At the conclusion of the meeting, it was clear no problems, either of state or federal jurisdiction, had been resolved. Clements’ response was that setting a precedent of cross-border communication made the meeting itself an accomplishment.

But the SWBRC itself was short-lived. All the Title V regional commissions were abolished by the Reagan administration four months after the June 1980 binational conference. Enough funds remained for four more meetings. To handle the monies, a non-profit Southwest Border Region Conference, Inc., was established by the U.S. governors. As these funds dwindled, it was unclear whether or not the governors would willingly pay for future meetings. But the abolishment of the regional border commission was seen by some as a step backward for U.S.-Mexico relations. Discontinuing the governors’ forums would likely inspire more criticism. It was decided the meetings would continue, alternating between a Mexican state and a U.S. state, with the host state responsible for funding that year’s meeting. 72

Analysis of the Border Governors’ Conference Creation

Texas-U.S. axis: Did the U.S. federal government know of the state’s action to create an international mechanism? Did it approve of the action, object to the action, or delegate the action?

Yes, the U.S. federal government knew U.S. governors planned to meet with Mexican governors. The first meetings were funded by the USDOC via the Southwest Border Regional Commission funds. The Carter administration approved of the idea even as it objected to the governors’ discussing federal issues.

The Mexican Constitution reserves foreign affairs powers to the federal government as well, yet Mexican Pres. López Portillo approved of the meetings – with strings attached. Apparently, even today, the Mexican governors are required to attend a briefing with the Mexican president before each BGC meeting. 73

Perhaps to quell fears of subnational uprisings, federal authorities from each nation were invited to the first meetings. It is questionable whether or not federal officials’ fears were put at ease while listening to Texas Governor Bill Clements enthusiastically propose substantial changes to federal energy and immigration policies. His short-lived threat to negotiate his own agreements with Mexico no doubt raised some eyebrows. Nevertheless, the meetings continue.

Many federal officials attended in the early years. Mexican President José López Portillo attended the third meeting. Numerous ambassadors, secretaries of the Treasury, and so on attended meetings as well.

But ten years after its inception, the number of attendees and the hoopla generated by federal participants seemed out of control. Nearly 1300 people came to Tucson in the early 1990s. A turning point came in 1995: the scheduled meeting in Chihuahua was canceled when only one U.S. governor planned to attend. It became clear the meetings’ appeal had waned as the logistical demands of scheduling – and paying for – the numerous participants overwhelmed the working nature of the meetings. The answer? Reduce the number of delegates to ten per state and eliminate all federal participation. But it was discovered the Mexican governors were not permitted to sign the Joint Declaration summarizing the meeting unless the document had the approval of an official from the Mexican foreign ministry. Thus at the 1996 Santa Fe meeting, the only federal representative allowed was from the Mexican foreign affairs ministry, Secretararío de Relaciones Exteriores (SRE). Since then, two federal observers are allowed at the planning meetings and the conferences: one from the Mexican SRE and one from the U.S. State Department. 74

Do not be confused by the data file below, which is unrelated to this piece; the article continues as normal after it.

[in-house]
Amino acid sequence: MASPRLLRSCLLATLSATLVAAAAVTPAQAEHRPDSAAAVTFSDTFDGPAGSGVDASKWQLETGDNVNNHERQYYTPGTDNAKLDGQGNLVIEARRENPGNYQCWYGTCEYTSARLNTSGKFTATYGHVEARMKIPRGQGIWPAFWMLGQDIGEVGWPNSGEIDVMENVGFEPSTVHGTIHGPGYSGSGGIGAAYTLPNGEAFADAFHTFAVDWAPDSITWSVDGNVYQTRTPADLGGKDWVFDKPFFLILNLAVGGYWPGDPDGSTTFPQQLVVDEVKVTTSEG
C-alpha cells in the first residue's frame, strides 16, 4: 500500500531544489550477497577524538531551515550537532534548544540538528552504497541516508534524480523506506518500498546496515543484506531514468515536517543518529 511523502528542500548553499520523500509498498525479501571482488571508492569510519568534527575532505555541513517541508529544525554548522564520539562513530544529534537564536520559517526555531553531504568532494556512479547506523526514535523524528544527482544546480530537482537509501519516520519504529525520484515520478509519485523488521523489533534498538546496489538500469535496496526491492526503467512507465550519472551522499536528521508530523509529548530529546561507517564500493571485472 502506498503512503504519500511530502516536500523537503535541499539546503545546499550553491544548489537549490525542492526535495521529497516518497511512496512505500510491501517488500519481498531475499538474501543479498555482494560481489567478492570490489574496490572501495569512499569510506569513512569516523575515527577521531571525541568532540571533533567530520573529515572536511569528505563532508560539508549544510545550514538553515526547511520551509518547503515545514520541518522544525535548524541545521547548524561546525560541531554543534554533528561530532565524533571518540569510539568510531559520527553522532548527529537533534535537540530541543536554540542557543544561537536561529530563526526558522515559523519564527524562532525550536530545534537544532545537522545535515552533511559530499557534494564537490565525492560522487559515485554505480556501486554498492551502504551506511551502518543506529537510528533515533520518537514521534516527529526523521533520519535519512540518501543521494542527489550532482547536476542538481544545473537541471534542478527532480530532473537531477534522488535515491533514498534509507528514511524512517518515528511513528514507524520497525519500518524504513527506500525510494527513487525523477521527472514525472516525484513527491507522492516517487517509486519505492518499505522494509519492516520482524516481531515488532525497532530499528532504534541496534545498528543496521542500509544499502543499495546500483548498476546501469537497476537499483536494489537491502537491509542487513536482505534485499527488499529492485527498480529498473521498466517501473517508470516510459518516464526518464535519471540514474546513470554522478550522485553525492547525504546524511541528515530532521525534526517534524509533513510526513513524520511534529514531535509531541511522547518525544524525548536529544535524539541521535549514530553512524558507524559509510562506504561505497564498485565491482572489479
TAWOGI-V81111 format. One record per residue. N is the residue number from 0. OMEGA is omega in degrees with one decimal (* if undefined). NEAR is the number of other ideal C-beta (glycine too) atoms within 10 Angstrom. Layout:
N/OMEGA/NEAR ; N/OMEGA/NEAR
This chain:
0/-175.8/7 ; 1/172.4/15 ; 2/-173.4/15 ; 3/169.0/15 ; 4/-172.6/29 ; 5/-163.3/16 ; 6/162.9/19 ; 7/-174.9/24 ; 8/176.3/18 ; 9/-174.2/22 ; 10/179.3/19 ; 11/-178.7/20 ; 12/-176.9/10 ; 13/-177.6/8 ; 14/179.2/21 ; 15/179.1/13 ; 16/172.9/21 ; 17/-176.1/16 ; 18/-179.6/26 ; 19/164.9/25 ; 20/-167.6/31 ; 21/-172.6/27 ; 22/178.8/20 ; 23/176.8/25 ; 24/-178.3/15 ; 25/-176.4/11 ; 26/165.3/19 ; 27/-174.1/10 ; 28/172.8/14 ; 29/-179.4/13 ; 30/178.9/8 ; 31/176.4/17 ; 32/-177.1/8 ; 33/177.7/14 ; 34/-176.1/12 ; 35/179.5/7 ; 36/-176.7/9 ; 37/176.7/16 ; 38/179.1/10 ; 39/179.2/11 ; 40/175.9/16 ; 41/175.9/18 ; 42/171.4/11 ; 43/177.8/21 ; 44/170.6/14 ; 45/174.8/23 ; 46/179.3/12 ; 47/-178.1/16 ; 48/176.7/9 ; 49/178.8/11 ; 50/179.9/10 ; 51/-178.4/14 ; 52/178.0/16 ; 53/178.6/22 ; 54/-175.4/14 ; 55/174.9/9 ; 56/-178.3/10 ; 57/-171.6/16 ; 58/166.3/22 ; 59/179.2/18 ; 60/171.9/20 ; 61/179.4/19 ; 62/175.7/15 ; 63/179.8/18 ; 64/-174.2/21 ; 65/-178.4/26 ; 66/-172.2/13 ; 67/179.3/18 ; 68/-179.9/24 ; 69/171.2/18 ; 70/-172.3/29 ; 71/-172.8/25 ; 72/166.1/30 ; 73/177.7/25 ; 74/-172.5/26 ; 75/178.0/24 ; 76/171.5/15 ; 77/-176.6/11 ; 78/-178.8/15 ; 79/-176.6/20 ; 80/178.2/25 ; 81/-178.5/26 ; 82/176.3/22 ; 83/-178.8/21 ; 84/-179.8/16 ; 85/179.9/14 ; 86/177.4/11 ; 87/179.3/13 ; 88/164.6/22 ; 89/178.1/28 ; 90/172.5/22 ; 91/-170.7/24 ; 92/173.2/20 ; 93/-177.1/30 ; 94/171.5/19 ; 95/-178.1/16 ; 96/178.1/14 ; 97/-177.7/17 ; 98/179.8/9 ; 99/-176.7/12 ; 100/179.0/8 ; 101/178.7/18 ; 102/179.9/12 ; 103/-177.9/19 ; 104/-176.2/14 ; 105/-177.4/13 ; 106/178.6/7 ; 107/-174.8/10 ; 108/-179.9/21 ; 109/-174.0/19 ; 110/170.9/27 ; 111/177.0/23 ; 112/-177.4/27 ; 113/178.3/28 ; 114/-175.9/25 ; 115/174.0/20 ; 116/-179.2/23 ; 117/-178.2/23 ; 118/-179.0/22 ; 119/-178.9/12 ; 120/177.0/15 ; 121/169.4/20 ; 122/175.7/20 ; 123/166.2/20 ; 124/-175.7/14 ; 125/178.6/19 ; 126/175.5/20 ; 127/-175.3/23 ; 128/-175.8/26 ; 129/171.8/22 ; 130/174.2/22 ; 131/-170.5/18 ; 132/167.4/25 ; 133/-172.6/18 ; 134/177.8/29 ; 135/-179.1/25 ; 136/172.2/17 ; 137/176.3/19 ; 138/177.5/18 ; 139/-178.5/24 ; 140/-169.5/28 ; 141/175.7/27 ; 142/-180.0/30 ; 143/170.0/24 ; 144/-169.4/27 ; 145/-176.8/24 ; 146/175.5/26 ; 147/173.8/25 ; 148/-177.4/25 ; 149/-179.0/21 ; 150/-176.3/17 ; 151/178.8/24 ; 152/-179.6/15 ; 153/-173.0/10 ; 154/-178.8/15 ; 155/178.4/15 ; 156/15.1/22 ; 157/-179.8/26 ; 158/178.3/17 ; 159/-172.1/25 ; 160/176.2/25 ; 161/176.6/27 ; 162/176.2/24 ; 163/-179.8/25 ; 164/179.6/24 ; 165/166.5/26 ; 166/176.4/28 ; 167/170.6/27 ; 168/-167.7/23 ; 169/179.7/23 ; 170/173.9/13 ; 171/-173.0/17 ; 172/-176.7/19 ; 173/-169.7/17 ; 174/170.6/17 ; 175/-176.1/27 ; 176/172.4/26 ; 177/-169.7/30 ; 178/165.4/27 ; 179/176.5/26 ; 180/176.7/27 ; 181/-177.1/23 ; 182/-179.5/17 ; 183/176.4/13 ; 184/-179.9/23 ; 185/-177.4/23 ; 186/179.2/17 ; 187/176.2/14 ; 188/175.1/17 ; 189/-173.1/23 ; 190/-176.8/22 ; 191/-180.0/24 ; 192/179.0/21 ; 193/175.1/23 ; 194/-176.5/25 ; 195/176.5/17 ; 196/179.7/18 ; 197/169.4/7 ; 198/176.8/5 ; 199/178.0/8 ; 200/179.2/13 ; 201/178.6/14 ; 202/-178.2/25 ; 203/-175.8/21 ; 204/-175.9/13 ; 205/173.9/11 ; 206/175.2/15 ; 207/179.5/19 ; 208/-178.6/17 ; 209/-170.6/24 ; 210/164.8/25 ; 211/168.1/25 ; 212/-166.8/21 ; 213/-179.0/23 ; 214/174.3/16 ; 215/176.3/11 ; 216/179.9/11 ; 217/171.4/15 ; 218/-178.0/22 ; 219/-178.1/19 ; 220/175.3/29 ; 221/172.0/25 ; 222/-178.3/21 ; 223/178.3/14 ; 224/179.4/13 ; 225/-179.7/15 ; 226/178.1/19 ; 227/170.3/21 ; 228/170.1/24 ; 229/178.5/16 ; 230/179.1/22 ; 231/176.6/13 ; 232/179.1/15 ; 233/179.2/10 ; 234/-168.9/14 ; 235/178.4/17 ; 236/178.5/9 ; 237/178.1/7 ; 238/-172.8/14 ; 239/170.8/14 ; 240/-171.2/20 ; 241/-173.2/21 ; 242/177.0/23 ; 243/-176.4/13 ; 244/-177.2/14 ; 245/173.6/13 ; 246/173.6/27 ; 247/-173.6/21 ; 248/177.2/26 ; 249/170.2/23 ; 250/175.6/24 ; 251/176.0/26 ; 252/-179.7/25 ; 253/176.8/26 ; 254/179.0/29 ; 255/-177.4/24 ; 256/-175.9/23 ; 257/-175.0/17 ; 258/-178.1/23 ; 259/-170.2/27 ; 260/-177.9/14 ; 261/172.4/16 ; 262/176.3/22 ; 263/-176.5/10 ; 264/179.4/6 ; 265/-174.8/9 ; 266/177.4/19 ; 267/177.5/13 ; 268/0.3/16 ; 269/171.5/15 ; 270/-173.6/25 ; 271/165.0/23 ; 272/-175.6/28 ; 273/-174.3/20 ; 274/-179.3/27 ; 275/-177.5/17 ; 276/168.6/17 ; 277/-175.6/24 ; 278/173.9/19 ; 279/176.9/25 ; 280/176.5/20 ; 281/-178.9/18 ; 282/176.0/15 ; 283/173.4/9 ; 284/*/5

The host state has the right to invite other federal officials but typically these officials are from border or regional offices such as the International Boundary Water Commission, the Environmental Protection Agency, or the North American Development Bank. Seldom is anyone from Washington D.C. or Mexico City invited. The observer status of federal officials is enforced; they are allowed into the private sessions only if needed as a resource on a particular topic. There has never been any federal representation on the BGC committees, even if a committee’s purpose is to study an issue of federal responsibility, such as immigration.

U.S.–Mexico axis: Were there any national security (anticommunism) issues which constrained the state’s goals in creating the mechanism? No. Communism was not a significant concern. Pres. Carter emphasized human rights and broke some of the relations with dictators established by the Nixon administration. But he did not have close relations with José López Portillo.

However, the national security of oil figures heavily in this relationship at this time of worldwide energy crisis. Rather than constraining the state, these conditions could have driven the U.S. governors to seek closer relations with the Mexican governors. Gov. Clements was in a unique position to understand the significance of oil. From 1973-76, he served as Undersecretary of Defense, the No. 2 man in the Department of Defense. He had made his fortune as a Texas oilman. He had a vested interest in accessing Mexican oil, both to supply the United States with oil and to secure opportunities for the Texas oil industry. Higher oil prices allowed Mexico to purchase new oilfield equipment, much of it from Texas suppliers. In this case, Clement’s goals coincided with the national needs due to the energy crisis.

Texas-Mexico axis: How did Texas’ interest in and method of contact with Mexico differ from the U.S. government’s?